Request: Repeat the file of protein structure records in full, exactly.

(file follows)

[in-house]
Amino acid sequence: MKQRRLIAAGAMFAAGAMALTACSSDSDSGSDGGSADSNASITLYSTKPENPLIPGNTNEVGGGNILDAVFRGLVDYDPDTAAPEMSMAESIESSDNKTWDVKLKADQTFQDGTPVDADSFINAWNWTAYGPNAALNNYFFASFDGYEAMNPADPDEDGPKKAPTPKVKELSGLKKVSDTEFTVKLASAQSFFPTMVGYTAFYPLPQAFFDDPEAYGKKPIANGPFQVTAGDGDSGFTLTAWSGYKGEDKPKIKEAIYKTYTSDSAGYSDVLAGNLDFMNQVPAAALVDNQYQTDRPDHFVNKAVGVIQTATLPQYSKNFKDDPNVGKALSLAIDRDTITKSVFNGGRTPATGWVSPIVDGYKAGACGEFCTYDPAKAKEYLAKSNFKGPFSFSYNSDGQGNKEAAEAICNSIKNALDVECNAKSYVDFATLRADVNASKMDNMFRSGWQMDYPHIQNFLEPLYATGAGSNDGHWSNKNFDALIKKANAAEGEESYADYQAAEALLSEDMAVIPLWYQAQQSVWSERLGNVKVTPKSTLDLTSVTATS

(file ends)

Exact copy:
[in-house]
Amino acid sequence: MKQRRLIAAGAMFAAGAMALTACSSDSDSGSDGGSADSNASITLYSTKPENPLIPGNTNEVGGGNILDAVFRGLVDYDPDTAAPEMSMAESIESSDNKTWDVKLKADQTFQDGTPVDADSFINAWNWTAYGPNAALNNYFFASFDGYEAMNPADPDEDGPKKAPTPKVKELSGLKKVSDTEFTVKLASAQSFFPTMVGYTAFYPLPQAFFDDPEAYGKKPIANGPFQVTAGDGDSGFTLTAWSGYKGEDKPKIKEAIYKTYTSDSAGYSDVLAGNLDFMNQVPAAALVDNQYQTDRPDHFVNKAVGVIQTATLPQYSKNFKDDPNVGKALSLAIDRDTITKSVFNGGRTPATGWVSPIVDGYKAGACGEFCTYDPAKAKEYLAKSNFKGPFSFSYNSDGQGNKEAAEAICNSIKNALDVECNAKSYVDFATLRADVNASKMDNMFRSGWQMDYPHIQNFLEPLYATGAGSNDGHWSNKNFDALIKKANAAEGEESYADYQAAEALLSEDMAVIPLWYQAQQSVWSERLGNVKVTPKSTLDLTSVTATS